Bullets roll, 131-110, relent on Iverson Washington regains lead in playoff-berth race

April 15, 1997|By Jerry Bembry | Jerry Bembry,SUN STAFF

PHILADELPHIA -- With a week left in the season and a playoff spot on the line, the Washington Bullets were sleepwalking against one of the league's worst teams. With so much at stake, Juwan Howard couldn't understand it. And he let his teammates know.

"We were a little lackadaisical and I pulled everyone together and said, 'Let's bring some intensity to the game,' " Howard said. "And everyone responded."

And despite a fifth straight 40-point-plus game from Allen Iverson -- this one somewhat controversial -- the Bullets ended up with their highest-scoring game of the season, recording a 131-110 win over the Philadelphia 76ers last night at the CoreStates Center.

The Bullets (41-38) again have sole possession of the eighth spot in the Eastern Conference after Cleveland's loss to Charlotte last night. The Cavaliers are 40-39. Both teams have three games to go, and will face each other in Sunday's regular-season finale.

Howard and Chris Webber each had 27 points, and Webber tied a career high with 21 rebounds, as the Bullets bounced back from Saturday's disappointing loss in Charlotte.

The Bullets won without center Gheorghe Muresan and guard Tim Legler. Muresan suffered a strained back during the afternoon shoot-around, and Legler had a stomach virus. Both players are listed as day-to-day.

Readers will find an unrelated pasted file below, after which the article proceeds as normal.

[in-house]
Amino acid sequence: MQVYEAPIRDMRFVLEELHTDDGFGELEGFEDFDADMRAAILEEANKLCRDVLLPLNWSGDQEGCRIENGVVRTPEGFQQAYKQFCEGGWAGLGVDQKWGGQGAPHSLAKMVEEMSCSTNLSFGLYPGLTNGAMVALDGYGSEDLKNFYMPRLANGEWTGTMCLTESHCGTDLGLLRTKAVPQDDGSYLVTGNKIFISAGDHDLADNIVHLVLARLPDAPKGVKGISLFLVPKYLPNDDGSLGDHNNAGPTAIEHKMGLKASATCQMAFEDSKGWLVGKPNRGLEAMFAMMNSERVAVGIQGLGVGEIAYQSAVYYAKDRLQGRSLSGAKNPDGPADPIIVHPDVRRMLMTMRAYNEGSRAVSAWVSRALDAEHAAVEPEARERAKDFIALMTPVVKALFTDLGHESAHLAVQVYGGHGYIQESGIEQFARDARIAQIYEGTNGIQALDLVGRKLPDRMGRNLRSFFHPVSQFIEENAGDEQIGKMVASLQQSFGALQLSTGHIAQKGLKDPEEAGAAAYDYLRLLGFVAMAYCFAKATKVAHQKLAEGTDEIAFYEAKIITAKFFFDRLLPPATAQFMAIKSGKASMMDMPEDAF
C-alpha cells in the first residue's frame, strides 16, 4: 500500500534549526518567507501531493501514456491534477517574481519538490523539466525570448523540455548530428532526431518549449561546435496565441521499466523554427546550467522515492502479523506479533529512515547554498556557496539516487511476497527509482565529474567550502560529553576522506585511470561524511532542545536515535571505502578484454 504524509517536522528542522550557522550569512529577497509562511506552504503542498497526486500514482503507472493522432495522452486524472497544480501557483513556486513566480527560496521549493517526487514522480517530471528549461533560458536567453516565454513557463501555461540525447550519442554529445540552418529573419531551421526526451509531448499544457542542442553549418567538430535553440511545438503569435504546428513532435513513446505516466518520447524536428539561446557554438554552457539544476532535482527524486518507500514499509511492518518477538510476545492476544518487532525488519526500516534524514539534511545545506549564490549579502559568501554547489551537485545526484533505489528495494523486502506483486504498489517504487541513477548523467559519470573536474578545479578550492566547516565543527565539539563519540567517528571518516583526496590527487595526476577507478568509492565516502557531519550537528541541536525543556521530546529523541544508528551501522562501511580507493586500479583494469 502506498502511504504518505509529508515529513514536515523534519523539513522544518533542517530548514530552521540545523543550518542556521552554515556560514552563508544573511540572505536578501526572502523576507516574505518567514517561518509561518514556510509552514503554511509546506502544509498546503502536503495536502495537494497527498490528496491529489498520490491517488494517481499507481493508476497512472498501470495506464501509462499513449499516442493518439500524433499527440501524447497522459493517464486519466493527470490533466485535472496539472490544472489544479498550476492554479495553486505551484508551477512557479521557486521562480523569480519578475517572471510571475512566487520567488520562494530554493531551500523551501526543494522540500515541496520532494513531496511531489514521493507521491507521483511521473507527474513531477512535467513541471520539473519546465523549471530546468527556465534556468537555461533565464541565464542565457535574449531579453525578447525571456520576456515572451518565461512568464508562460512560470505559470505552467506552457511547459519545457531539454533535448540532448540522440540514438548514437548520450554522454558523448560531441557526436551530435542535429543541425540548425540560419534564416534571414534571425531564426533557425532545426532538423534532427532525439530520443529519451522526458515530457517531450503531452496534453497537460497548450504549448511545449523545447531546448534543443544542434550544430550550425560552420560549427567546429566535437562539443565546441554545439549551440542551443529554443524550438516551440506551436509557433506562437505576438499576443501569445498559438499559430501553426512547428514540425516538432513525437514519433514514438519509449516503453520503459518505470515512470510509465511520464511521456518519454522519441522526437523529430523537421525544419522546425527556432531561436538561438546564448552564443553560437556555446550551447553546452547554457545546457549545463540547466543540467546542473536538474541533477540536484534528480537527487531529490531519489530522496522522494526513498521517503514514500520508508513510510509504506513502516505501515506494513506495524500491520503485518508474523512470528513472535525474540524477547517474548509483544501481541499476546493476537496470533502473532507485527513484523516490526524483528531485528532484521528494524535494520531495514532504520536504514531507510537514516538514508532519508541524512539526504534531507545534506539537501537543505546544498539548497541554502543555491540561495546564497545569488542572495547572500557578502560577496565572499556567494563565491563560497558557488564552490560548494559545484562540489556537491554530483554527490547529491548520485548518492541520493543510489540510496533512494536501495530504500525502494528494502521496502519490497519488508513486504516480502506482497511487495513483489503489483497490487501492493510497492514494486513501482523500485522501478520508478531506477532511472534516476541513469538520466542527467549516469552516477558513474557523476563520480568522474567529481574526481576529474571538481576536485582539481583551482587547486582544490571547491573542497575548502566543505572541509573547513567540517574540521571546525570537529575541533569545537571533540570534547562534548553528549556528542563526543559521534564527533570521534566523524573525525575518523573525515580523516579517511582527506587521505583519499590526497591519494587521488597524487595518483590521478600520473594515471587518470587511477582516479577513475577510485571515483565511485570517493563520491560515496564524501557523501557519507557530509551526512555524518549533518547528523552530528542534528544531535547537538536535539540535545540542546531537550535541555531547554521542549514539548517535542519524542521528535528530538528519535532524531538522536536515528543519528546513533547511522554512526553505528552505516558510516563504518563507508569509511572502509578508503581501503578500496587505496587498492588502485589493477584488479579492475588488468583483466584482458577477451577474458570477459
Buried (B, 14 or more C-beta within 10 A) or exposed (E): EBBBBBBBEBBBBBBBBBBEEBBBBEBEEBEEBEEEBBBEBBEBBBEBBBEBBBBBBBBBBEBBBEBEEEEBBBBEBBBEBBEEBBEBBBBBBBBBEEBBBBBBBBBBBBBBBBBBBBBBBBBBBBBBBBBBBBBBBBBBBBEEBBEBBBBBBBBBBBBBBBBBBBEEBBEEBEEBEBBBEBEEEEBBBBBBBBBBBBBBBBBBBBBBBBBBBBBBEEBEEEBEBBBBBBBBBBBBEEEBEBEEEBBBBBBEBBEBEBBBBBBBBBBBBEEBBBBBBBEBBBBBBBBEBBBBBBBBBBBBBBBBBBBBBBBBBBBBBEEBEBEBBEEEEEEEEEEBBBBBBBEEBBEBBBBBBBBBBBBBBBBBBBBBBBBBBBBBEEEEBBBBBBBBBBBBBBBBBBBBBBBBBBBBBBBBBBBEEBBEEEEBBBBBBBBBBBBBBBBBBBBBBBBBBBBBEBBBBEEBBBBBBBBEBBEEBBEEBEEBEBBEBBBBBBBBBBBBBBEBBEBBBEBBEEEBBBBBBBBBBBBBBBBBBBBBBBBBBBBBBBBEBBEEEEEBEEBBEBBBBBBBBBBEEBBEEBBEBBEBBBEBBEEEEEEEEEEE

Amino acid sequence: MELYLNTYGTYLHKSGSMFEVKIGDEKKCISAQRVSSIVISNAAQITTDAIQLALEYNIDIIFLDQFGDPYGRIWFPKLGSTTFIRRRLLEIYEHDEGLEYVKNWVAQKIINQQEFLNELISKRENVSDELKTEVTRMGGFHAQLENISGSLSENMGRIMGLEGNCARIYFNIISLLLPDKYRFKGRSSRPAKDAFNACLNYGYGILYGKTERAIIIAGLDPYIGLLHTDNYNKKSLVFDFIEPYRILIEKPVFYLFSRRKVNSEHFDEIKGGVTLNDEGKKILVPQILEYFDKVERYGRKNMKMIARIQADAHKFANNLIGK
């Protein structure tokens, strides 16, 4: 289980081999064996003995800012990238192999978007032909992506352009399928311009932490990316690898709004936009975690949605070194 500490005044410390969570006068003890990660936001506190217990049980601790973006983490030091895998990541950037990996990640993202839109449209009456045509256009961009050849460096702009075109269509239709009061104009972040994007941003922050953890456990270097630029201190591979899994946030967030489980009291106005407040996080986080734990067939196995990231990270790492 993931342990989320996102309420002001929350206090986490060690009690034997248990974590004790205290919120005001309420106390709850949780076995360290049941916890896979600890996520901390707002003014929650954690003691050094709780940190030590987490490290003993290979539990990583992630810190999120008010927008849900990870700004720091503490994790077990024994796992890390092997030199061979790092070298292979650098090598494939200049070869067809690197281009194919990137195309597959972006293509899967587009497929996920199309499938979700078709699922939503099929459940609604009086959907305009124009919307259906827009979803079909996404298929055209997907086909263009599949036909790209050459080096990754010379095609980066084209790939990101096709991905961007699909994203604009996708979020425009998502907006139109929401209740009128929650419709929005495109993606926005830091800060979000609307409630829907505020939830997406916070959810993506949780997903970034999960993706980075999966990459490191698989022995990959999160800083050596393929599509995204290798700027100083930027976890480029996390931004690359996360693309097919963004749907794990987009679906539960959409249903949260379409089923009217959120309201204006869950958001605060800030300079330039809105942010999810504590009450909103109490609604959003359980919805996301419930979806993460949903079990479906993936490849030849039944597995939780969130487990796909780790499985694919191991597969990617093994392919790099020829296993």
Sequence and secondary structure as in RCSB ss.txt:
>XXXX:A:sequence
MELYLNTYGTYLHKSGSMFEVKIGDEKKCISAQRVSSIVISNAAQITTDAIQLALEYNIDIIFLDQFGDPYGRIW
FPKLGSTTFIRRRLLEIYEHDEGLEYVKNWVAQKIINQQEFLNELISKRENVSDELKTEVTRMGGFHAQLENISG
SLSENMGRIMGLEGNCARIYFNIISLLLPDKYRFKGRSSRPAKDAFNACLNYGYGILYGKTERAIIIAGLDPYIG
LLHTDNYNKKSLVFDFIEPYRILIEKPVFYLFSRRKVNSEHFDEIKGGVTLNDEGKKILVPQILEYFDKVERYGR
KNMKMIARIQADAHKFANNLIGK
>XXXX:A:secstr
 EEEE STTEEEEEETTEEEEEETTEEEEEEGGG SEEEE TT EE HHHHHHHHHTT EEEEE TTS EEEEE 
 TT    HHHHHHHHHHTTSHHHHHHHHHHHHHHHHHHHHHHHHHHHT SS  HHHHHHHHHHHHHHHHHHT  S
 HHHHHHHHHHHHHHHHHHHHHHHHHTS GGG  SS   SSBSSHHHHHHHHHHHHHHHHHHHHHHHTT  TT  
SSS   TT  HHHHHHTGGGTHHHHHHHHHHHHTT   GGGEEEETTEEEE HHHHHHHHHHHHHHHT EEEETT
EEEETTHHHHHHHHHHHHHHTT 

After the Sixers stayed close during most of the first half, the game was over by the midway point of the third quarter, when Washington built a double-digit lead and cruised the rest of the way.

That's not to say the game didn't end with drama.

Iverson, who entered the game having scored more than 40 points in four straight contests, began the final minute last night with 36.

The Bullets were intent on holding him under 40, and pressured him into taking several forced shots.

"As a competitor, you don't want that to happen," Rod Strickland said.

That led 76ers coach Johnny Davis to call three timeouts in the final minute of a game that was over long before. At first, the Philadelphia fans were understanding, cheering the efforts to get Iverson 40. But at the final timeout, with 24 seconds left, those who remained booed loudly.

Tired of the prolonged game, the Bullets, coming out of the final timeout, simply stopped playing defense. Iverson stepped up to the three-point line and, uncontested, hit a three-pointer from the top of the key with 19 seconds left to give him 40.

Bullets coach Bernie Bickerstaff would not comment on the no-defense move in the final seconds, saying, "I've got enough to worry about my own team."

The Bullets didn't particularly like the fact that the Sixers continued to extend the game, and the sign of protest by not playing defense was "the consensus on the bench," Strickland said.

Davis, who is likely to be fired by the 76ers at the end of the season, explained after the contest that he "wanted to salvage something out of the game" by calling the timeouts.

"That was Bernie's decision not to play defense on our last possession," Davis said.

To Iverson's credit, most of his scoring came during the flow of the offense, and he looks like a better player than at the start of the season, when he often appeared out of control.

Regardless of how he has scored his 40 or more in the five straight games (he set the NBA record for such games when he scored 50 against Cleveland on Saturday), what he has done over that stretch is impressive.

"I said, 'Let it go, it has to end sometime,' " Iverson said of the streak. "But everybody said I was so close, so go ahead and get it. We have to look each other in the eye and do what's best as a team, and they wanted me to get it."

Pub Date: 4/15/97

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